Financial Incentives for Improving Energy Efficiency
As we learn more about the details of the new economic stimulus package, consumers are finding that there’s help available for those of us who want to make our homes more energy efficient. It’s no surprise, of course, that utilities companies and businesses selling energy-efficient products would be among the first to spread this information.
Blue Planet Green Living received an email yesterday telling us that Andy Armstrong at Johnson Controls had posted a blog, “So What’s In the Stimulus Package for You and Me?” detailing some of the advantages of the new legislation. We were pleased to discover that Armstrong’s blog is both helpful and informative. But, if you’re seriously considering new appliance purchases or alternative energy installations, you won’t want to stop there.
As you investigate which product(s) to purchase for your home or business, be sure to check the ENERGY STAR website, sponsored jointly by the US Environmental Protection Agency (EPA) and the US Department of Energy (DOE). “Energy efficient choices can save families about a third on their energy bill with similar savings of greenhouse gas emissions, without sacrificing features, style or comfort. ENERGY STAR helps you make the energy efficient choice,” according to the EPA/DOE’s website.
For information on state-specific tax incentives and rebates that might help you pay for energy-efficient products or alternative energy for your home or business, one place to look is the Database of State Incentives for Renewables and Efficiency (DSIRE) website. Be sure to check on the page to see when the site was updated for your local information; it’s different for each program.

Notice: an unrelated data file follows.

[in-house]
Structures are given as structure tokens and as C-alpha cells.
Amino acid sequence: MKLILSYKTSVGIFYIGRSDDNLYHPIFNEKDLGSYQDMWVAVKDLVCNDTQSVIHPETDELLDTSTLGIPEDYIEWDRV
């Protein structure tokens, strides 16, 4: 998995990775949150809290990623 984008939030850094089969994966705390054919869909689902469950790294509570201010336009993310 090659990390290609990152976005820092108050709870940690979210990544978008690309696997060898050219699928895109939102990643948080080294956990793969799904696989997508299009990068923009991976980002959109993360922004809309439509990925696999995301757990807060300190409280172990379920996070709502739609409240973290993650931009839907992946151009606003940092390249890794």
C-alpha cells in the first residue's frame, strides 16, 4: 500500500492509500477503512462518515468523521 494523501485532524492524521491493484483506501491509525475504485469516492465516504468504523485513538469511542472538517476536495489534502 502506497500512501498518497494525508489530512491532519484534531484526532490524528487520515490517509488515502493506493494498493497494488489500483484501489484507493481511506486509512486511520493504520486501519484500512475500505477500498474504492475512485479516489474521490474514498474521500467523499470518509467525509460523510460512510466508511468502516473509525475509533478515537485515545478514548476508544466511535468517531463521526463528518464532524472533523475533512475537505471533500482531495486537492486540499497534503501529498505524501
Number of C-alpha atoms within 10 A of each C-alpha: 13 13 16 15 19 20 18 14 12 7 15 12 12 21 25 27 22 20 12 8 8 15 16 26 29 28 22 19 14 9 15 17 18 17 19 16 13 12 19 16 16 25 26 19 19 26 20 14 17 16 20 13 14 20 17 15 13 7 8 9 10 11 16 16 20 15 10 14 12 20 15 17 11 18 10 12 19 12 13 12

For example, in looking up Iowa, I found that the posted announcement about our local utility company’s program had expired. After calling the utility company, I found they have a page on their site that tells about “rebates for each newly installed energy-efficient natural gas furnace, natural gas boiler, natural gas water heater, central air conditioner, air-source heat pump, ground-source heat pump, refrigerator, freezer, clothes washer and dishwasher.” And that expiration date, like many other states’, is 12/31/09.
You may find that your energy company is offering reduced-rate financing for energy-efficiency improvements. But make sure you understand what you’re offered before you make a purchase. In our case, what at first glance appeared to be a sweet combination of loan and rebates turned out to be either a low-interest loan or six-months-same-as-cash terms or a product rebate. Consumers have to make the choice.
Whether you decide to purchase an energy-efficient appliance from Johnson Controls or someone else, as Andy Armstrong says, “The bottom line is this: add up the tax credits, rebates and the money you’ll be saving on your utility bills, and you could end up paying back the cost of a new furnace in as little as two years.”
If you can afford the initial investment, this is an opportune time to do it. Replacing old, inefficient appliances or installing alternative energy systems makes economic sense for your family and ecologic sense for the planet.
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